Friday, January 28, 2022
As we note in our companion memorandum,1 the Office of the Comptroller of the Currency (“OCC”) continues along its cautious course of allowing fintech and digital asset firms into the so-called “regulatory perimeter.” The most recent action along this course is the approval of a full, deposit-taking charter for a fintech lender.2 The charter approval last week has prompted us to review some of the recent actions by federal prudential regulators related to fintech and digital asset issues. In this memorandum we focus primarily on digital assets, while our companion memo looks more closely at fintech issues.
II.The Crypto Roadmap & OCC Interpretive Letter 1179
A.The Prudential Regulators’ Crypto Roadmap3
On November 23, 2021, the Board of Governors of the Federal Reserve System (“FRB”), the Federal Deposit Insurance Corporation (“FDIC”), and the Office of the Comptroller of the Currency (“OCC”, and together with the FRB and FDIC, the “Banking Agencies”) issued a joint statement that (i) addressed interagency efforts with respect to the Banking Agencies’ “crypto sprint” initiative, and (ii) established a roadmap for prudential regulation of digital assets.4 Recognizing that prudentially regulated financial institutions are increasingly seeking to engage in digital asset-related activities,5 the Interagency Crypto Roadmap detailed that the Banking Agencies had conducted a number of interagency “policy sprints” involving a “preliminary analysis on various issues regarding crypto-assets.”6 The focus of the sprints included:
the development of a universal vocabulary regarding banking organizations’ use of crypto-assets;7
the identification and evaluation of key safety and soundness, consumer protection, and compliance risks’ associated with banking organizations’ use of crypto-assets;
consideration of the “legal permissibility” of potential crypto-asset activities conducted by banking organizations;
analysis of the application of existing banking regulations and guidance to banking organization crypto activities; and
identification of areas of banking regulation that might benefit from further clarity from the Banking Agencies with respect to crypto-asset activities.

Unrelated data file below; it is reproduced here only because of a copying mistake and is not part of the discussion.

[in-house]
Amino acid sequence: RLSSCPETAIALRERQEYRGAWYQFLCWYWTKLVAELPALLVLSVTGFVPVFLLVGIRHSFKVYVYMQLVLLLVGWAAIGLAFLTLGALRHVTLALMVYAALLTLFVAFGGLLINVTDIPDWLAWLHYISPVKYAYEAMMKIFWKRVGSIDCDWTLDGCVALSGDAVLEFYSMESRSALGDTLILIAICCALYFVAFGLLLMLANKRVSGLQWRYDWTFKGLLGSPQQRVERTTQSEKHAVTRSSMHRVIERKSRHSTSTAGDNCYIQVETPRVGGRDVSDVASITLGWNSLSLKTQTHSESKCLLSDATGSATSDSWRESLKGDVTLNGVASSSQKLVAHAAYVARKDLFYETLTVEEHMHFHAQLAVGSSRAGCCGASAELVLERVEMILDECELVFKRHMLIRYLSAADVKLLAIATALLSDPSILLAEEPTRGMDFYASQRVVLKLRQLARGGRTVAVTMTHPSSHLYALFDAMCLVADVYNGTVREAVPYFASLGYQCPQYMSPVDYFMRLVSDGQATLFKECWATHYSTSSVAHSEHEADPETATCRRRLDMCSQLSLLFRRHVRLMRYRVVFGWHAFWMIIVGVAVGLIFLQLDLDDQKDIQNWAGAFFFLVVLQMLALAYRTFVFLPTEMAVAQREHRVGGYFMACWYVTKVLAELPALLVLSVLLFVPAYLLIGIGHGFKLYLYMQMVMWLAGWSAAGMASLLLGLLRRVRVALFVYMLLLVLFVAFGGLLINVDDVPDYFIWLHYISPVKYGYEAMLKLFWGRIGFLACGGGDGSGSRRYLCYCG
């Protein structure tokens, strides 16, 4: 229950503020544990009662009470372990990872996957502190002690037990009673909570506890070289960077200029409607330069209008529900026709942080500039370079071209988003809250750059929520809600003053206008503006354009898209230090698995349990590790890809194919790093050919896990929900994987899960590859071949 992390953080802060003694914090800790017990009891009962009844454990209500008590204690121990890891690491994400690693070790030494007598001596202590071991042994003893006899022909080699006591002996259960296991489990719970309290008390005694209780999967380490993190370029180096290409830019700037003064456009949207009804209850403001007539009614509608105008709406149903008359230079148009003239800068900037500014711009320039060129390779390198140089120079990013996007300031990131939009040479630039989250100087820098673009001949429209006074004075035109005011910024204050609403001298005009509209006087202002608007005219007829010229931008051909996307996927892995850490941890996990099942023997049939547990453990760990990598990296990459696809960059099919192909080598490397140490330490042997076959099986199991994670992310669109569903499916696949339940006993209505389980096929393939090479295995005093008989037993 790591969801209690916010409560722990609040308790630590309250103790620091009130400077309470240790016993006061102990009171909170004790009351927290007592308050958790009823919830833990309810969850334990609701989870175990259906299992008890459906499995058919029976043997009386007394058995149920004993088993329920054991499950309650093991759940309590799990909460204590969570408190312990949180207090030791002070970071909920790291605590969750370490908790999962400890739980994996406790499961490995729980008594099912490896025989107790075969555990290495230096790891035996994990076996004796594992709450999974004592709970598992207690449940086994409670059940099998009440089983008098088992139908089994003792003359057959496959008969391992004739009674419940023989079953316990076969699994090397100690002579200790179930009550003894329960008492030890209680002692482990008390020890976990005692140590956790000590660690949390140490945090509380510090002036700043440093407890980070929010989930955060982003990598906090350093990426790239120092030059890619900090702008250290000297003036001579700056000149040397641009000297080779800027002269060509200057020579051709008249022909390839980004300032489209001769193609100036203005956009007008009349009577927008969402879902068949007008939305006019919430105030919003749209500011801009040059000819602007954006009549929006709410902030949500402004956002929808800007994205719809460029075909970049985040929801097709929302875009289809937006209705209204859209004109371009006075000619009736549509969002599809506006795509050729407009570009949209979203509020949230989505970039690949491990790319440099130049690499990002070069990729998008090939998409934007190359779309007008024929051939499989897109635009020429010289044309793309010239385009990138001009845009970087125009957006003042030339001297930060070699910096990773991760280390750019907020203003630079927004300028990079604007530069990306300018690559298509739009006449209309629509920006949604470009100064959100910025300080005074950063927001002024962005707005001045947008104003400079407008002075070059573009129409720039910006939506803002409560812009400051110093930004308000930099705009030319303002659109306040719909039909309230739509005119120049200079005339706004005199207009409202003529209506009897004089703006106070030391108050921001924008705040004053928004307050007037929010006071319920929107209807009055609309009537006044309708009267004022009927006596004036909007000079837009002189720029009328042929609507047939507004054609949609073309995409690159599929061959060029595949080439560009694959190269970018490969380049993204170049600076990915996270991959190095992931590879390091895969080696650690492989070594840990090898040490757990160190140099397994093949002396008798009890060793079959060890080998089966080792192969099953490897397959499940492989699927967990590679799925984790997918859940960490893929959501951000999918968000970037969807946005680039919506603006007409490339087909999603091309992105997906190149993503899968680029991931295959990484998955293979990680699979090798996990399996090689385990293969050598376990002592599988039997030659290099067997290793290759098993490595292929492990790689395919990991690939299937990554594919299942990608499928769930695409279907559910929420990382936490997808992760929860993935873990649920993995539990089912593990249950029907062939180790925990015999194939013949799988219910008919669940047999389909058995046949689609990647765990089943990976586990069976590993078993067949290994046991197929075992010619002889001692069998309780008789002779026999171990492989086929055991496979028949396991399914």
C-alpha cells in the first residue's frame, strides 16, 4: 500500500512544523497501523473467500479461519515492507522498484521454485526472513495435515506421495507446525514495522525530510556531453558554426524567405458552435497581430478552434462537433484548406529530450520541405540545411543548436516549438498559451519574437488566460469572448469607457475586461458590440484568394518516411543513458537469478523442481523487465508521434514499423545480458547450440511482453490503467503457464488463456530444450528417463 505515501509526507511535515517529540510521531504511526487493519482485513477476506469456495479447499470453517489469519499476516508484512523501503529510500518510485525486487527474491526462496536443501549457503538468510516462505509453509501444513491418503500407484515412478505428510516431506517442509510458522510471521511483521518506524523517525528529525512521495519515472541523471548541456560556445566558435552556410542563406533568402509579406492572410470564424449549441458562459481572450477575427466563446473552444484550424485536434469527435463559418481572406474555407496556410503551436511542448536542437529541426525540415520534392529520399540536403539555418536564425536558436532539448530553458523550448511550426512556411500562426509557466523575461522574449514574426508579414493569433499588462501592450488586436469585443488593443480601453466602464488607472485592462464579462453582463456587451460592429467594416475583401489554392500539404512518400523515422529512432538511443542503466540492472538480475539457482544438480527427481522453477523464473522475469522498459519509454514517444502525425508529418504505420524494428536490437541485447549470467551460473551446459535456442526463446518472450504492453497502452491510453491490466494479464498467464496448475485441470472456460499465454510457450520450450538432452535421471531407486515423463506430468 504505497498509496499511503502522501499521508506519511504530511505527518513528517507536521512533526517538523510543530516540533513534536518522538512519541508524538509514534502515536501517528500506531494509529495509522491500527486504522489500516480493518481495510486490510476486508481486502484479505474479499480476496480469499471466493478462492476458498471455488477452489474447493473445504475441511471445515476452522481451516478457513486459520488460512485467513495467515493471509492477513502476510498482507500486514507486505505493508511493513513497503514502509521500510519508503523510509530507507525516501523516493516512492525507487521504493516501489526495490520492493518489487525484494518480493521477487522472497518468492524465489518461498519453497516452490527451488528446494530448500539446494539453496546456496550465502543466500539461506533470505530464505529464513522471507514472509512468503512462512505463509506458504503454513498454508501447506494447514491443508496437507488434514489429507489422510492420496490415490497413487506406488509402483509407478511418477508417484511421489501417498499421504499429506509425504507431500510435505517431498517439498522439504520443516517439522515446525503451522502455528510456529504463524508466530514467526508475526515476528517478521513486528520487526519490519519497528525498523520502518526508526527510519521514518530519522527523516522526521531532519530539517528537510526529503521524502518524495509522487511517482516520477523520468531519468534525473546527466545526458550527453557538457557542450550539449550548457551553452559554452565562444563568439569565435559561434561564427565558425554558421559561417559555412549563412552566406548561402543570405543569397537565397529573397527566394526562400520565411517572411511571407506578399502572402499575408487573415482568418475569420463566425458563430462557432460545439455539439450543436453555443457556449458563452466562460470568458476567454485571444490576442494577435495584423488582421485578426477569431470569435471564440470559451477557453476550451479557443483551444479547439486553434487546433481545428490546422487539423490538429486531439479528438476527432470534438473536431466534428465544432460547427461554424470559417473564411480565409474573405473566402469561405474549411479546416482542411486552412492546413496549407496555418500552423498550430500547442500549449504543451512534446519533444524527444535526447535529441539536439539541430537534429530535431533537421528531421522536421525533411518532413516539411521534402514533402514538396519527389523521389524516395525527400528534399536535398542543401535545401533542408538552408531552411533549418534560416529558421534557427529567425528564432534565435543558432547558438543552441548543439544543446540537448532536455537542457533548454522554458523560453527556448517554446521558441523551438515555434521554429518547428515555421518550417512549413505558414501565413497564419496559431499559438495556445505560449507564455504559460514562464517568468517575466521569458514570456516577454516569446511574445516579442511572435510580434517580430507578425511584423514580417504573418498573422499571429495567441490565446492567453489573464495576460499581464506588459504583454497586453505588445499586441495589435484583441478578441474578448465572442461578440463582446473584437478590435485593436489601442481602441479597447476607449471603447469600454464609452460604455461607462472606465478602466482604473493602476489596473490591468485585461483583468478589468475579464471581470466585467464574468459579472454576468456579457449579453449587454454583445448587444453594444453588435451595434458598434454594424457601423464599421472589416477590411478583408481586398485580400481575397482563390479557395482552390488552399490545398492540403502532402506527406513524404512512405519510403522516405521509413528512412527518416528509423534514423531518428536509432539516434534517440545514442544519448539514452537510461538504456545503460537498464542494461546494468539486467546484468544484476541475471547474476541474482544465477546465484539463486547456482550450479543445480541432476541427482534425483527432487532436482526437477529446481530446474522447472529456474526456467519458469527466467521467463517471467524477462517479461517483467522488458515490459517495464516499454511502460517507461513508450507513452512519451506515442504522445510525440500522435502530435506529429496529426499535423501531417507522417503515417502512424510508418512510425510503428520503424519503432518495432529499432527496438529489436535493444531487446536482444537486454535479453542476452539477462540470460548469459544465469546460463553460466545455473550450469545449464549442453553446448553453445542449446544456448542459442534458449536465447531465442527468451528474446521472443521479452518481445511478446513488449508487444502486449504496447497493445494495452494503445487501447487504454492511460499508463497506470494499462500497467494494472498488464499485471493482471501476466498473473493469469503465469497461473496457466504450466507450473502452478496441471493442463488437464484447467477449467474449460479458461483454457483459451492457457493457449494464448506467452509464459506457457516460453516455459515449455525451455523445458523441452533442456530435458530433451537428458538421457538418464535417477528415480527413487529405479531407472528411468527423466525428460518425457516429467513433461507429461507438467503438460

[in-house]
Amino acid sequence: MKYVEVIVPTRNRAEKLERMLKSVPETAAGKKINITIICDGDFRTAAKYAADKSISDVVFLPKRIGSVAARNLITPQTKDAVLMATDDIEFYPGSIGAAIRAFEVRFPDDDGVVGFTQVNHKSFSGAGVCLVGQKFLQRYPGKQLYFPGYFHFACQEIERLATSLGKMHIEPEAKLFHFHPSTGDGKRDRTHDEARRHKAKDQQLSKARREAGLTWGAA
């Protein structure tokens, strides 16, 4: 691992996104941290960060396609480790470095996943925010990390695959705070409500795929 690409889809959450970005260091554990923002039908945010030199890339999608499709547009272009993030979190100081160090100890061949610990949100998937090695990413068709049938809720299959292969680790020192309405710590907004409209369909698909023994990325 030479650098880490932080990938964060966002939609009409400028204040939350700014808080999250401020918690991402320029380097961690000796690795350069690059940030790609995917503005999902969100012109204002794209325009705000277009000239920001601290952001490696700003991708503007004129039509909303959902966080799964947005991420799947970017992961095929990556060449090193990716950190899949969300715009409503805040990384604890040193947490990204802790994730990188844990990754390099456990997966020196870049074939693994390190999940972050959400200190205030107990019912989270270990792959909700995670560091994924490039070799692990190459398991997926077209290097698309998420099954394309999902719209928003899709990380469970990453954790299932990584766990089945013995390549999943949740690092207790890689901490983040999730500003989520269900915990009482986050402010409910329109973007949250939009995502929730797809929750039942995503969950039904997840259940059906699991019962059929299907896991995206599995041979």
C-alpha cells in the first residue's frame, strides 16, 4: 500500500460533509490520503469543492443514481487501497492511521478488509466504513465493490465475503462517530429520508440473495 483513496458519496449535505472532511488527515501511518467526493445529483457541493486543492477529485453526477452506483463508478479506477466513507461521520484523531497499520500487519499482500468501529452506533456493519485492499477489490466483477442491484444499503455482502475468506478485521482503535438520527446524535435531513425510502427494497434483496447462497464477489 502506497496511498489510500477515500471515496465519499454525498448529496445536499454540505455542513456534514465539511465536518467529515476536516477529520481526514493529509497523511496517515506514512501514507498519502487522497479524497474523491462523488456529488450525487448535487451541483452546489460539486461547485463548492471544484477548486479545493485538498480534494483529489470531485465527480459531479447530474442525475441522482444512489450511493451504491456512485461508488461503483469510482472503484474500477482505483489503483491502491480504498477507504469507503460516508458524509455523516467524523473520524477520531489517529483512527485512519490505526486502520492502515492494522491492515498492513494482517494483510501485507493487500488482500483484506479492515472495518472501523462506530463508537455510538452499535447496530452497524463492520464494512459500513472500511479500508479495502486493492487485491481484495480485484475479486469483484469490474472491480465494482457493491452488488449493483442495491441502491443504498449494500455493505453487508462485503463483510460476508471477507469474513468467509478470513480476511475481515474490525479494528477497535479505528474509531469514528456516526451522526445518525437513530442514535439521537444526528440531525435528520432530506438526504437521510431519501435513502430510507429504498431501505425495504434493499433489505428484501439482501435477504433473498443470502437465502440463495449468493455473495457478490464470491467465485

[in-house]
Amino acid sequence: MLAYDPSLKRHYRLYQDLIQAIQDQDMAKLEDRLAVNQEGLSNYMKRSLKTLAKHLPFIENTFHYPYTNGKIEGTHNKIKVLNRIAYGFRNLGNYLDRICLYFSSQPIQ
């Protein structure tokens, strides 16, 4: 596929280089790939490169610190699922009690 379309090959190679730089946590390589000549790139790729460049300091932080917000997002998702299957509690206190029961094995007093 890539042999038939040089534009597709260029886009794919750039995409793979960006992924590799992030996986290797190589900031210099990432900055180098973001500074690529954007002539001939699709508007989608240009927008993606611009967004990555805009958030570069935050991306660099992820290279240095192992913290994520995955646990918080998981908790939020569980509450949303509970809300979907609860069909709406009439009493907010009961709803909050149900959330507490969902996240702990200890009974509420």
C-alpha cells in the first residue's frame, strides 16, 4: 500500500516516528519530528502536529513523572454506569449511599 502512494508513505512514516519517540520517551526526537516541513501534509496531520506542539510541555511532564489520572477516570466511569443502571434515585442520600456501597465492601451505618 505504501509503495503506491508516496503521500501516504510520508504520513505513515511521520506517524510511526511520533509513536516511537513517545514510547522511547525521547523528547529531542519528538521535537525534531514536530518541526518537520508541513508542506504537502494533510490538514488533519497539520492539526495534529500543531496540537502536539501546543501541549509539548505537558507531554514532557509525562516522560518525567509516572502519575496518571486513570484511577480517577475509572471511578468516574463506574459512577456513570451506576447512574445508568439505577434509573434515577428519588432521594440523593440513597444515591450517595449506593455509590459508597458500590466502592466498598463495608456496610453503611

While the Interagency Crypto Roadmap did not provide significant detail on the substance of the interagency discussions that occurred during the crypto sprint, the joint statement did identify a number of crypto-asset activities banking organizations might engage in that the Banking Agencies’ staff reviewed and evaluated, including: (i) custody of crypto-assets; (ii) facilitation of crypto-asset transactions; (iii) crypto-asset collateralized loans; (iv) payment services and mechanisms involving crypto-assets (such as stablecoins); and (v) all other “[a]ctivities that may result in the holding of crypto-assets on a banking organization’s balance sheet.”8
The Interagency Crypto Roadmap stated that based on the Banking Agencies’ review, the agencies identified “a number of areas where additional public clarity is warranted.” Thus, throughout this year the Banking Agencies “plan to provide greater clarity” on the legal permissibility and expectations for safety and soundness, consumer protection, and compliance with existing banking laws and regulations related to the following crypto activities:
Crypto-asset safekeeping and traditional custody services;
Ancillary crypto-asset custody services;9
Facilitation of crypto-asset transactions;
Crypto-asset collateralized loans;
Issuance and distribution of stablecoins; and
Activities involving holding of crypto-assets on balance sheet.10
The Interagency Crypto Roadmap also indicated that the Banking Agencies will review and analyze the application of bank capital and liquidity standards to crypto-asset activities with respect to U.S. banking organizations, and will “continue to engage with the Basel Committee on Banking Supervision on its consultative process in this area.” Moreover, in terms of agency collaboration, the Interagency Crypto Roadmap also notes that the Banking Agencies will (i) continue to monitor the crypto-asset space and potentially address other issues that arise as the market for digital assets develops, and (ii) “continue to engage and collaborate with other relevant authorities [e.g., the Financial Stability Oversight Council, Securities and Exchange Commission, and the Commodity Futures Trading Commission], as appropriate, on issues arising from activities involving crypto-assets.”